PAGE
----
E.L. James’ erotic romance novel Fifty Shades of Grey first made headlines as a phenomenal best-seller, topping the Amazon.com, New York Times and USA Today bestseller lists at 3 million copies sold. Now, not surprisingly, the book is getting attention for a different and disturbing reason: censorship. The book has been removed from public libraries in Brevard County, Florida, reportedly because of its sexual content (some reviewers have dubbed Fifty Shades “mommy porn”). Despite overwhelming demand and long wait lists for library copies, some other libraries across the country are refusing to even acquire the book.
The NCAC wrote a letter to the Director of Library Services in Brevard County expressing our concern over the censorship of Fifty Shades of Grey. The letter and a statement regarding the incident can be found on NCAC.org.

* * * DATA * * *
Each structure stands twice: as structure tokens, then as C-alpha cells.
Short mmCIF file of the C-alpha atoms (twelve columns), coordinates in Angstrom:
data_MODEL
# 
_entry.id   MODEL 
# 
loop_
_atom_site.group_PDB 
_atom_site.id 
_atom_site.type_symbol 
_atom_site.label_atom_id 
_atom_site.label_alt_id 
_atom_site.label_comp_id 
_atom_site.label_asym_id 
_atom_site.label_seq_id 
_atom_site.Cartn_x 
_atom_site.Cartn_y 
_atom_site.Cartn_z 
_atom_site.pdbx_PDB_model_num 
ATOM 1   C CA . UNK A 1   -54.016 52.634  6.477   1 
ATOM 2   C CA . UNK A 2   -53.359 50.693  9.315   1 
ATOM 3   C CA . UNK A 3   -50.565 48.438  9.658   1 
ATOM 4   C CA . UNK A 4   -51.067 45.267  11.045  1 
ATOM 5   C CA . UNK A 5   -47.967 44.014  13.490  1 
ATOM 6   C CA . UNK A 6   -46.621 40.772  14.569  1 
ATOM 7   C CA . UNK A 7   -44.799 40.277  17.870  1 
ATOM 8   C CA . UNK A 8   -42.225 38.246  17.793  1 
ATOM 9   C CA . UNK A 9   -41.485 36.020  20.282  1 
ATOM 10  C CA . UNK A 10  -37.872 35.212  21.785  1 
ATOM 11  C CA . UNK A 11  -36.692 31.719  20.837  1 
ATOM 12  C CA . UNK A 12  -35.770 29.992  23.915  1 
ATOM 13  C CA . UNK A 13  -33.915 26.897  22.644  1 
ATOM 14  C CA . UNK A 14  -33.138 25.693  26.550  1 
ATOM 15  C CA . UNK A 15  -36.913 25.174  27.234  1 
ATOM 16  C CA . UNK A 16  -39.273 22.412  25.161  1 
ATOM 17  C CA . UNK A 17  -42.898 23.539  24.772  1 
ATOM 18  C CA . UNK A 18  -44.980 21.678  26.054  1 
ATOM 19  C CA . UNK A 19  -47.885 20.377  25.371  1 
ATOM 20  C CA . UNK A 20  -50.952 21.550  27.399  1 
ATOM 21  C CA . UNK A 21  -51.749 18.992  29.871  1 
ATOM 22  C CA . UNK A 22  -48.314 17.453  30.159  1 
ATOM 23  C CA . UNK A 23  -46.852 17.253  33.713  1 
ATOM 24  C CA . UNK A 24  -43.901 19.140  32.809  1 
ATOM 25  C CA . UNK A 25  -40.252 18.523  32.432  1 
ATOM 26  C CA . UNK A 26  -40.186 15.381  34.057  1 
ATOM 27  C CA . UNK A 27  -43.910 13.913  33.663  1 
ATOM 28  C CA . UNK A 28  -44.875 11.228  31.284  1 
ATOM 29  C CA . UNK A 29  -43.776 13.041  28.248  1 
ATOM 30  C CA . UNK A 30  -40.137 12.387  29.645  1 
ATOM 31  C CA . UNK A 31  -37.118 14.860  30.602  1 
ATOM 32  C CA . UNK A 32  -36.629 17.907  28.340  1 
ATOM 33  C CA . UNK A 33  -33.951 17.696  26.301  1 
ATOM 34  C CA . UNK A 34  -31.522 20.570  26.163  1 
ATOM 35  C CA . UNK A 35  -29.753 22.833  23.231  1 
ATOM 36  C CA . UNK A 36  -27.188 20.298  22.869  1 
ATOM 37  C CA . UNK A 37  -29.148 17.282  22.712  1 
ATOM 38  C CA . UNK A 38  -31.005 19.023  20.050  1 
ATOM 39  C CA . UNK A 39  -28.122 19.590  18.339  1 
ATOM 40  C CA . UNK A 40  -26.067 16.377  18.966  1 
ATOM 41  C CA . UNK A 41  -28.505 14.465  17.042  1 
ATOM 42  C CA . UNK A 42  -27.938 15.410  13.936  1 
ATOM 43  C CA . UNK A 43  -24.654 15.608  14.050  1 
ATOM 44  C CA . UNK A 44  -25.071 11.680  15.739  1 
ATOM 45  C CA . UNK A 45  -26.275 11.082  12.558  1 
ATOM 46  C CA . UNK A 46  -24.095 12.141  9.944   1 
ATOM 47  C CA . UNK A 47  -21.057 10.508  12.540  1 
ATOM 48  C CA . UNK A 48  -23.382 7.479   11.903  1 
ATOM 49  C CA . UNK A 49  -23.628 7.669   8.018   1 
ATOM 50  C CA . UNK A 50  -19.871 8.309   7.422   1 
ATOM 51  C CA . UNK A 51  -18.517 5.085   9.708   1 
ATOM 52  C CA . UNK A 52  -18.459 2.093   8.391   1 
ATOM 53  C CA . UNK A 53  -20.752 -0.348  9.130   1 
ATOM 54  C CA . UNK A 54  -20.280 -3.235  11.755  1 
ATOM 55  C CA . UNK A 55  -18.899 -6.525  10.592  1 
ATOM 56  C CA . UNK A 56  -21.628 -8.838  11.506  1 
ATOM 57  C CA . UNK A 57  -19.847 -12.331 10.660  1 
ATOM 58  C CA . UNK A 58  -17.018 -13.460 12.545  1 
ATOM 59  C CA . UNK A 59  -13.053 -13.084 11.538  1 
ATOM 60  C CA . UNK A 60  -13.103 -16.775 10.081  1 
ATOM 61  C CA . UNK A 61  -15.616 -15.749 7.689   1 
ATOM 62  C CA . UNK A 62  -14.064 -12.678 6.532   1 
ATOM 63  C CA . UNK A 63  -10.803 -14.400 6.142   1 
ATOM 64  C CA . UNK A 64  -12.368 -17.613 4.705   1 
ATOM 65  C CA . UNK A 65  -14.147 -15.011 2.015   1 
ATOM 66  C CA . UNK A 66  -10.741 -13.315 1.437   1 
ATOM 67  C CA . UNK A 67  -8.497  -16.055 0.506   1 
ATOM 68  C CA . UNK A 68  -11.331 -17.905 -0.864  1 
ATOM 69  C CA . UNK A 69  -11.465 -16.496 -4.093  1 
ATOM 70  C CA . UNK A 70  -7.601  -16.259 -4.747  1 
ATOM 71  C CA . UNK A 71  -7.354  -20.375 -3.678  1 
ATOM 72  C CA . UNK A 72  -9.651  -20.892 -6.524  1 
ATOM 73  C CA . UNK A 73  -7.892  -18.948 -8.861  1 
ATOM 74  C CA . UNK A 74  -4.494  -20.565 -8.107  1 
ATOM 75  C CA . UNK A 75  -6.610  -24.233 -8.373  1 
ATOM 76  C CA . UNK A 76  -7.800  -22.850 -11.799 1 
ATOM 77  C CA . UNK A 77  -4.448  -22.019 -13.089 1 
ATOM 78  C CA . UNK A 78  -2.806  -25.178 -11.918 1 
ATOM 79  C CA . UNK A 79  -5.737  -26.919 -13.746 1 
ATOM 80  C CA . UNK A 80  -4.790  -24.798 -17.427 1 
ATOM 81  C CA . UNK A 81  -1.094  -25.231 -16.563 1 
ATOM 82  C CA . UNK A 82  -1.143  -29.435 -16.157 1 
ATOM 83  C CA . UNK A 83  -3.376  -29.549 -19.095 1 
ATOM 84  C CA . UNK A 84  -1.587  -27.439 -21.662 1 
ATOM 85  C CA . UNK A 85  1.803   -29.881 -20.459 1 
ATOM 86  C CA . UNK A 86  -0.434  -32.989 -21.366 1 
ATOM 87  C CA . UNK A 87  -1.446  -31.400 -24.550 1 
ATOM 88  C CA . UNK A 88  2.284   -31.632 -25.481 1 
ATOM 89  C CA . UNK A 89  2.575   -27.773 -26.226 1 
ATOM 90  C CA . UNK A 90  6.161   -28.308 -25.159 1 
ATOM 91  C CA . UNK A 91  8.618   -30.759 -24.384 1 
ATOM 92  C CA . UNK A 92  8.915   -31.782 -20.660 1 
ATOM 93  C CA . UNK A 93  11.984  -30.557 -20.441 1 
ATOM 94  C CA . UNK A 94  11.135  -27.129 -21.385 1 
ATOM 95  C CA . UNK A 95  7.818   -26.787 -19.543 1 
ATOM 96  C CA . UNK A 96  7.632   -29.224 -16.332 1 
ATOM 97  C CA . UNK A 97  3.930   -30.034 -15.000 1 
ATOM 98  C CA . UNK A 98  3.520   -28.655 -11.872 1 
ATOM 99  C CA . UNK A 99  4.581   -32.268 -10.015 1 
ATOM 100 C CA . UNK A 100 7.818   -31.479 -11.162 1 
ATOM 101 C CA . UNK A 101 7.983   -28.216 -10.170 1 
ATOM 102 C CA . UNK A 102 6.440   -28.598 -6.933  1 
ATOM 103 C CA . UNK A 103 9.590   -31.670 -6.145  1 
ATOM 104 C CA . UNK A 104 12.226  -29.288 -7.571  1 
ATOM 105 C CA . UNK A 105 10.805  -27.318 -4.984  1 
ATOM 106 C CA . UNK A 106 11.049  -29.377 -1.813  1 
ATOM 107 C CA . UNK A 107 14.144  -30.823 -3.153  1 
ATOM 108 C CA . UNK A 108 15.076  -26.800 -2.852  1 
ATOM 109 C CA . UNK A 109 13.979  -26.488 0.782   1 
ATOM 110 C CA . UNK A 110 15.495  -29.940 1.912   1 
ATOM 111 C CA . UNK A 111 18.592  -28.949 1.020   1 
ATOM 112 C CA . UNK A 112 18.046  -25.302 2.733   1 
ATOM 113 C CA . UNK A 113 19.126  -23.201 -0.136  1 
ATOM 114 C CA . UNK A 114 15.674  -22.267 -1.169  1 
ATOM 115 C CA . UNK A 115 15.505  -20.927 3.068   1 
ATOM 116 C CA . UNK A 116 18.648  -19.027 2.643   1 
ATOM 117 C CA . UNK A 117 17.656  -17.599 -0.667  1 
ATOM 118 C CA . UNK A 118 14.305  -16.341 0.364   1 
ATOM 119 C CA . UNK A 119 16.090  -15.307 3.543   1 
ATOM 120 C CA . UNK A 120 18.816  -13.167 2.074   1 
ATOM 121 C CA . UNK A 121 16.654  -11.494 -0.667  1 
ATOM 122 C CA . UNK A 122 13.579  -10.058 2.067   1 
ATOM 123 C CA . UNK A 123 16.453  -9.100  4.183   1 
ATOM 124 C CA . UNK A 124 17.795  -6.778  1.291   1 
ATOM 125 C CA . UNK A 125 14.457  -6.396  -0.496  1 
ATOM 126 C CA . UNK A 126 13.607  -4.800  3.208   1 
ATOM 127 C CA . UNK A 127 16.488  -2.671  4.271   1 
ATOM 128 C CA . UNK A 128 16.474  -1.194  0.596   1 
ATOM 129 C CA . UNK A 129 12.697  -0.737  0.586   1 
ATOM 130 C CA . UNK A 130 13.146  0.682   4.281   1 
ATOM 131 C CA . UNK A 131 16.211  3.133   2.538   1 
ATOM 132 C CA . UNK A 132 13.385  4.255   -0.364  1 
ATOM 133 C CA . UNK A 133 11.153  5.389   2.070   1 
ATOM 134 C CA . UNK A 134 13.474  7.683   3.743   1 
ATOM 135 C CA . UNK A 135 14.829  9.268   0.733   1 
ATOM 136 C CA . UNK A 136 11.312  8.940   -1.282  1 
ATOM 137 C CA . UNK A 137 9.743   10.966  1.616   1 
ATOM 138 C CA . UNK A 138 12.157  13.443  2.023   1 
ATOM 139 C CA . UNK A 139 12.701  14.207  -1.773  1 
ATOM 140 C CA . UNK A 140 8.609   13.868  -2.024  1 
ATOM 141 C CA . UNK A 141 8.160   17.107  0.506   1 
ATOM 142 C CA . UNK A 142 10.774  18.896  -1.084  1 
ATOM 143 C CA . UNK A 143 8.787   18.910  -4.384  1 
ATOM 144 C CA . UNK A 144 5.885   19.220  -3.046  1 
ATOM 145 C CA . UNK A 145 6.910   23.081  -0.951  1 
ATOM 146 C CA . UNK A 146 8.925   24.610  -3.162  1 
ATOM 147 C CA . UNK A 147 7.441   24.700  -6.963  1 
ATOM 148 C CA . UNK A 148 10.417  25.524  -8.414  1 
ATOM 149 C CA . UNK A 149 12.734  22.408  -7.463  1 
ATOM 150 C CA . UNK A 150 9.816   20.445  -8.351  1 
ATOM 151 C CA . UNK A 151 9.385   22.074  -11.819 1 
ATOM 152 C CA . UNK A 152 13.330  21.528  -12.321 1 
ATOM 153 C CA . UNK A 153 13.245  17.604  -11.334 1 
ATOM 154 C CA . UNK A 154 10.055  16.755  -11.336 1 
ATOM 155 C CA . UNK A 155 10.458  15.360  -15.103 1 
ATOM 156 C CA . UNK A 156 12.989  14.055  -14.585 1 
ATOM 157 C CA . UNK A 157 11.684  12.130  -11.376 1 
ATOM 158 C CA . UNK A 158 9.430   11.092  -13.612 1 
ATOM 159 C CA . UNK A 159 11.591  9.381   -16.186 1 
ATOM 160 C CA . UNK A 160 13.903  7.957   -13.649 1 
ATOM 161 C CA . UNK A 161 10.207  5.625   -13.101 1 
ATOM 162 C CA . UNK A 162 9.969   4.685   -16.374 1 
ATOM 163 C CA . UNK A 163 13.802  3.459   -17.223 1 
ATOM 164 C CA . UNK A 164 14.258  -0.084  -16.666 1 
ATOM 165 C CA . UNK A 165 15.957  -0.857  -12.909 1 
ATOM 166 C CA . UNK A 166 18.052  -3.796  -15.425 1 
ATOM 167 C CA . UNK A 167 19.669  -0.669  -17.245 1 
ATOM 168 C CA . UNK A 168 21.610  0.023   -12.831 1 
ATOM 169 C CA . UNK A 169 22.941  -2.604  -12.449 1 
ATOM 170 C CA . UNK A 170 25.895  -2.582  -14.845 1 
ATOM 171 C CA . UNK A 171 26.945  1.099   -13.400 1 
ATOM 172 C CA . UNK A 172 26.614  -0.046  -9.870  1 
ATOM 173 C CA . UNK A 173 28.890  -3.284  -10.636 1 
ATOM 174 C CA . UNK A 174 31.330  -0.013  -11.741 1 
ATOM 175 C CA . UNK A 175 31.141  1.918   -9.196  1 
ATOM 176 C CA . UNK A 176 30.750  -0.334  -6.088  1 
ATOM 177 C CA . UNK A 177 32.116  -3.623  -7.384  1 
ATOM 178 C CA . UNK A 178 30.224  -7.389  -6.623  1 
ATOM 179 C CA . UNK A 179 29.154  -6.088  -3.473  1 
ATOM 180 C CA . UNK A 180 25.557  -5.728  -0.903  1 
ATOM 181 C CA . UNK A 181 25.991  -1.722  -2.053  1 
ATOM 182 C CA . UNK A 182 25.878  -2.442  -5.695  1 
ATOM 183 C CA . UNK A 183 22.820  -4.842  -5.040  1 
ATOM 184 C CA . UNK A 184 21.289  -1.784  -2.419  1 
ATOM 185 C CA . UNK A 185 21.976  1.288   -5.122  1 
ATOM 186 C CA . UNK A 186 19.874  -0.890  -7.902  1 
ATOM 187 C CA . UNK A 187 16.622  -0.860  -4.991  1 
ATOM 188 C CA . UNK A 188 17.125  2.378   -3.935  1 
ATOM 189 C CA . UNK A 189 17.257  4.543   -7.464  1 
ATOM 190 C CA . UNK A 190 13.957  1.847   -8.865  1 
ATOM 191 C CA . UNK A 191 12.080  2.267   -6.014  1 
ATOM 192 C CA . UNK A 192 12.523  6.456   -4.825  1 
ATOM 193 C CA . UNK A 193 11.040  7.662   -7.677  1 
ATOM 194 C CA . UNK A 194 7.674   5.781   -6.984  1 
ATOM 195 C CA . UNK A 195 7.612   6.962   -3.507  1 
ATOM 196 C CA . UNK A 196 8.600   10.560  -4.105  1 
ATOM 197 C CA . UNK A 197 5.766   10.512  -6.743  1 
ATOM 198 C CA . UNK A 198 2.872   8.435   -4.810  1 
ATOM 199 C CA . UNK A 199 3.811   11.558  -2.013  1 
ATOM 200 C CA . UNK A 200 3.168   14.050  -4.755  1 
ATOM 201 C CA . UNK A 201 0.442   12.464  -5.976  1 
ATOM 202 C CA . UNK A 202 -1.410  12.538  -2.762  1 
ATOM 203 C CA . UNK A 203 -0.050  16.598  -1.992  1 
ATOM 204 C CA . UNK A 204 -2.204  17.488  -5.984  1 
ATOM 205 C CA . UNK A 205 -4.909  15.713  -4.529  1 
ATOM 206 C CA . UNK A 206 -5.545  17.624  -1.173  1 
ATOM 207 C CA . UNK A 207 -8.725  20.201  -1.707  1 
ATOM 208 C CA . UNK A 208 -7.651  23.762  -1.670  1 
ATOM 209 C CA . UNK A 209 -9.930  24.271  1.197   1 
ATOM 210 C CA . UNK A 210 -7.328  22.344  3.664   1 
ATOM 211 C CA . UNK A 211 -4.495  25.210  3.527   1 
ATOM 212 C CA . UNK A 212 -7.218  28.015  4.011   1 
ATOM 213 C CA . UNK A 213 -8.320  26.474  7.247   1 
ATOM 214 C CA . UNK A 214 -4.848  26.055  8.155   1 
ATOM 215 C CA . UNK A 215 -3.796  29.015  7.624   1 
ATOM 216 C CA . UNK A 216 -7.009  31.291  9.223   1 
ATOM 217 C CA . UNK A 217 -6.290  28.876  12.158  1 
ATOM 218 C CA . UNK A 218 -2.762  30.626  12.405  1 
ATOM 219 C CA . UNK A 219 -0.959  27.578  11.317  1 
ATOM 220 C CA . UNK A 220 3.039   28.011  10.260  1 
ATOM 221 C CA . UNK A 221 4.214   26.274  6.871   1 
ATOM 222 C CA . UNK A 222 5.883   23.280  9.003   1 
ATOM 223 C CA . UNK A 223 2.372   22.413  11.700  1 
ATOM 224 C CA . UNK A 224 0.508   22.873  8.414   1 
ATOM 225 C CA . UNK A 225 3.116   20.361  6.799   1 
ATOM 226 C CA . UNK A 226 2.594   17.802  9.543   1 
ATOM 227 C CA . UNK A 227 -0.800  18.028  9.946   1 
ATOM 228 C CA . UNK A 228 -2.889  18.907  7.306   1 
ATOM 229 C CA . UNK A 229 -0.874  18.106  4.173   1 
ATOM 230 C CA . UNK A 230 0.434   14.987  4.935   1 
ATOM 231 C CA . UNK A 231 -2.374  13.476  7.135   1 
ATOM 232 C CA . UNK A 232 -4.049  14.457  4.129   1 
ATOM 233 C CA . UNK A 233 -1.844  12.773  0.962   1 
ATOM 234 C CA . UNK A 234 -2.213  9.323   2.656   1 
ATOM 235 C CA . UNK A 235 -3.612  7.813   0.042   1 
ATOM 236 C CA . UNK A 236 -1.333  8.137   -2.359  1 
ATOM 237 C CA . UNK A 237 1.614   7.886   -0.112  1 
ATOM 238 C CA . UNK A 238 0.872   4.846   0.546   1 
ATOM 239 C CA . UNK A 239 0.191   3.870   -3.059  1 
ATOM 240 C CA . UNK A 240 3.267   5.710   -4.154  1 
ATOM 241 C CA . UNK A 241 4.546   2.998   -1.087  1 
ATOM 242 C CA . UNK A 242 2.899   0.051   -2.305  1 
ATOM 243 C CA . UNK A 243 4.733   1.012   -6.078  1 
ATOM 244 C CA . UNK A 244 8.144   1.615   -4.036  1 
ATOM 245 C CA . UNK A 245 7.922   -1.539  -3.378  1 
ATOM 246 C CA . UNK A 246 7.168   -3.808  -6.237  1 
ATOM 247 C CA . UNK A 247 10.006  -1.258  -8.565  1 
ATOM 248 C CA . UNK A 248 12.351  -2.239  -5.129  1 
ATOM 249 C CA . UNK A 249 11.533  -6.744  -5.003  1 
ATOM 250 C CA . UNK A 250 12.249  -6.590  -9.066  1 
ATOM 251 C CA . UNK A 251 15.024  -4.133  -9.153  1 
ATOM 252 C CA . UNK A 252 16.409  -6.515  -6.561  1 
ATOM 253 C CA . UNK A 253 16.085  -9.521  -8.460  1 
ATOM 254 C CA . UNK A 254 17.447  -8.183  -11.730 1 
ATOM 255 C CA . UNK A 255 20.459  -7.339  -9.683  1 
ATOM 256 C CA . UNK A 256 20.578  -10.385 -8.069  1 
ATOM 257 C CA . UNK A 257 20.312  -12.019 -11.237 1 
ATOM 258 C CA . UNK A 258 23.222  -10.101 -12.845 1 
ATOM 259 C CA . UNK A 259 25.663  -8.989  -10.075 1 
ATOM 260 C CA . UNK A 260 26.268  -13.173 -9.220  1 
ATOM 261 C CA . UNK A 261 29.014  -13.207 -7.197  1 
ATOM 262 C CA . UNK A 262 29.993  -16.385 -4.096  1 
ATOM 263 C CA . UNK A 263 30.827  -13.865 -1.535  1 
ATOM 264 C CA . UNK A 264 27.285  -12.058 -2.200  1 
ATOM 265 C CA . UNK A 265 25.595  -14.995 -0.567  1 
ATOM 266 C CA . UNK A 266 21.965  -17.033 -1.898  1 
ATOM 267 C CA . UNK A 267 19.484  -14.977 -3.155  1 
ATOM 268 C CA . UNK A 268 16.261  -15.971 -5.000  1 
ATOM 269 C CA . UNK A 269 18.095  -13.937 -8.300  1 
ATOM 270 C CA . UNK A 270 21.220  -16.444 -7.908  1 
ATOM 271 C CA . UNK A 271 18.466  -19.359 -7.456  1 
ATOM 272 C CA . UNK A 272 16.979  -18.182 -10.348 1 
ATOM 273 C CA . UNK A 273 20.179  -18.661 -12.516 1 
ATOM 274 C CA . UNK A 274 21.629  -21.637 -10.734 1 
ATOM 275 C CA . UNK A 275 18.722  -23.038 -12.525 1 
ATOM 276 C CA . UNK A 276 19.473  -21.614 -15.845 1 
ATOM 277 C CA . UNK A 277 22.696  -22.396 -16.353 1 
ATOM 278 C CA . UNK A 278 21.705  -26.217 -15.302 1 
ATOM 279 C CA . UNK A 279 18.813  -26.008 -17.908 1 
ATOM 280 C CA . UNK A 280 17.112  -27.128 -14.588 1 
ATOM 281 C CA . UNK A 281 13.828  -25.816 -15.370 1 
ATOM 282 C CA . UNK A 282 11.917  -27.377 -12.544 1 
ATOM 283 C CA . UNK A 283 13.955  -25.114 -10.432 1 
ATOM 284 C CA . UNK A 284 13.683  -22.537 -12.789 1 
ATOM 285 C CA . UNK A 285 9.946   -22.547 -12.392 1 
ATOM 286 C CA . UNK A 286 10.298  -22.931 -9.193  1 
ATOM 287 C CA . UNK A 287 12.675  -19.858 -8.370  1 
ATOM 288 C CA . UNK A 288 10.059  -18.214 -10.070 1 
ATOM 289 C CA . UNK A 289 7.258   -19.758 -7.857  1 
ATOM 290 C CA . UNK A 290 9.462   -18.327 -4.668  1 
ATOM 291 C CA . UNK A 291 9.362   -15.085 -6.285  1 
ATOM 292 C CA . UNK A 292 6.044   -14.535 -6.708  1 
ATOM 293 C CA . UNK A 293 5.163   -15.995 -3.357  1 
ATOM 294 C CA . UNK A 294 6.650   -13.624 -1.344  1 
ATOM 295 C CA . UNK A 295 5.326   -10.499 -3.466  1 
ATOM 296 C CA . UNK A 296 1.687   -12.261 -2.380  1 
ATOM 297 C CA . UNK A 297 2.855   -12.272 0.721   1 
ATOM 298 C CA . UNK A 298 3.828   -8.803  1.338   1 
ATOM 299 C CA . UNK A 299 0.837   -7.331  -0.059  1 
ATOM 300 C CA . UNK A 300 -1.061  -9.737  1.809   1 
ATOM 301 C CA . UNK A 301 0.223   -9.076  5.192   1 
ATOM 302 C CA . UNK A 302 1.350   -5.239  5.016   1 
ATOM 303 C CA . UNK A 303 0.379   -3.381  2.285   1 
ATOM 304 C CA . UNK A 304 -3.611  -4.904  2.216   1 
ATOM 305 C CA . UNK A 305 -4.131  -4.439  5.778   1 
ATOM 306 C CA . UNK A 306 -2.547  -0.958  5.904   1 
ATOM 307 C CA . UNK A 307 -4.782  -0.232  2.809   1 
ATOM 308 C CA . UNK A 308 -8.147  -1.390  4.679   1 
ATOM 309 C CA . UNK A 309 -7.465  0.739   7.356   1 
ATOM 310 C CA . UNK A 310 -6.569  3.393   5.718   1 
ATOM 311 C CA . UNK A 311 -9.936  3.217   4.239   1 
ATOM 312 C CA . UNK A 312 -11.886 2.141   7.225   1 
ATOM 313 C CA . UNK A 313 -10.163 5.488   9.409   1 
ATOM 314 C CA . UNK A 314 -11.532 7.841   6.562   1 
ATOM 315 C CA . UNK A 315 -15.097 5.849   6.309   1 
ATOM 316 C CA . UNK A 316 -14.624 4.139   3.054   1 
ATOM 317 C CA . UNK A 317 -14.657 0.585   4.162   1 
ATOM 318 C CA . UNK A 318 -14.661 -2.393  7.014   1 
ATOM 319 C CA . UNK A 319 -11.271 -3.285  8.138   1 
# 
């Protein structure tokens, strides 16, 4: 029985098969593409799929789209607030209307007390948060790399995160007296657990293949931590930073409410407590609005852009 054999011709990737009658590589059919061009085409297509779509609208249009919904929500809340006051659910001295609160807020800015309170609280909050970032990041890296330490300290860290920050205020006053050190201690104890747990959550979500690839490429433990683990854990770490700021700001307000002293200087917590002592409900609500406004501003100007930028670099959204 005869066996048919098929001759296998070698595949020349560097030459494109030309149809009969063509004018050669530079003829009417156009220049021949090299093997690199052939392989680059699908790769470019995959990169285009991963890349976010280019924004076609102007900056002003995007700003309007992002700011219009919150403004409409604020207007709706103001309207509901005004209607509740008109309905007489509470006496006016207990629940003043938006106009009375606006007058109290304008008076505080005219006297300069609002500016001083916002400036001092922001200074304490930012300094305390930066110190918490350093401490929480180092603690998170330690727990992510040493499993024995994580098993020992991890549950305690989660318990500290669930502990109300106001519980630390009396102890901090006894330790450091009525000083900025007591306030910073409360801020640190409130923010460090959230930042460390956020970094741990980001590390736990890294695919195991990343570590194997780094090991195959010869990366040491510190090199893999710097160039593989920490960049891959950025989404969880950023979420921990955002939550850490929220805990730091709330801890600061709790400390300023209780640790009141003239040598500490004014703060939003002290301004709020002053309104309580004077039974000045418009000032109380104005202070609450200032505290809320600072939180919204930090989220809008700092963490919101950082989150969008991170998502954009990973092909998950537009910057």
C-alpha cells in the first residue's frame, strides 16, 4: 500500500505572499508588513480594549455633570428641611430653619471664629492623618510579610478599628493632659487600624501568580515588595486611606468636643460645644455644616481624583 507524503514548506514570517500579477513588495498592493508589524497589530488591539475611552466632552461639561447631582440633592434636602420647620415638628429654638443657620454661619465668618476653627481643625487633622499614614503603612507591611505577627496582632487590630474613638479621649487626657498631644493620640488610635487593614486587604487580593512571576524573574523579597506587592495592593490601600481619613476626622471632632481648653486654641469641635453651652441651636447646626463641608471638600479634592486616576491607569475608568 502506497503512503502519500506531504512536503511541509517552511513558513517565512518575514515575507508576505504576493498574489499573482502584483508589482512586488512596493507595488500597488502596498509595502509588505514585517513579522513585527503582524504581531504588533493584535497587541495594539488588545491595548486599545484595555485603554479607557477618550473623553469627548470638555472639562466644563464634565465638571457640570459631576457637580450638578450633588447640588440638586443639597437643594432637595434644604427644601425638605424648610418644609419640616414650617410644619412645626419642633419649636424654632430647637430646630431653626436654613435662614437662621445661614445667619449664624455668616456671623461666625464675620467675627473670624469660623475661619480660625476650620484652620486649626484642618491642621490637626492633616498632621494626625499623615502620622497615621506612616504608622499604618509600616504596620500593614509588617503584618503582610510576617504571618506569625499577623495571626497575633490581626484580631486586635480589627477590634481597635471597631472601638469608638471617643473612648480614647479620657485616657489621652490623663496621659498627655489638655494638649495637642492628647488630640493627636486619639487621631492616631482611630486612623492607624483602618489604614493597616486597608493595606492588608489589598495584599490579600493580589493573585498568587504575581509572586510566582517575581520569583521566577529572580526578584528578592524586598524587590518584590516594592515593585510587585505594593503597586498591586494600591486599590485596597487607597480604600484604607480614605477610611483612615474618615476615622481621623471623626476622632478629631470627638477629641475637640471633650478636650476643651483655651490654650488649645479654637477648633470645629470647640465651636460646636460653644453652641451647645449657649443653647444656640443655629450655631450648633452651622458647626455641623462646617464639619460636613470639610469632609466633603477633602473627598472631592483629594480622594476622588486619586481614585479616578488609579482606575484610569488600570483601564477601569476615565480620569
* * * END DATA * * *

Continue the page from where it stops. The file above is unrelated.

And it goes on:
Libraries certainly aren’t obligated to purchase every book ever printed and literary merit is a legitimate consideration before buying a book. But whether or not Fifty Shades is a classic work of literary genius that will stand the test of time, the Brevard County libraries thought the title worthwhile enough that they bought 19 copies. And they were removed because one or more adults decided that other adults shouldn’t be able to read sexual, explicit, titillating materials. What makes Fifty Shades any more objectionable than other erotic novels or romances held in the Brevard County libraries? Why shouldn’t adult patrons be able to access a text that is in such high demand? Such high demand, in fact, that roughly two-thousand people have the book on hold at the New York City public library.
If you’re interested in the book and its author, E.L. James is in New York City this week and will be reading from and discussing Fifty Shades of Grey at Barnes & Noble in Union Square on Thursday, May 10 at 7 p.m.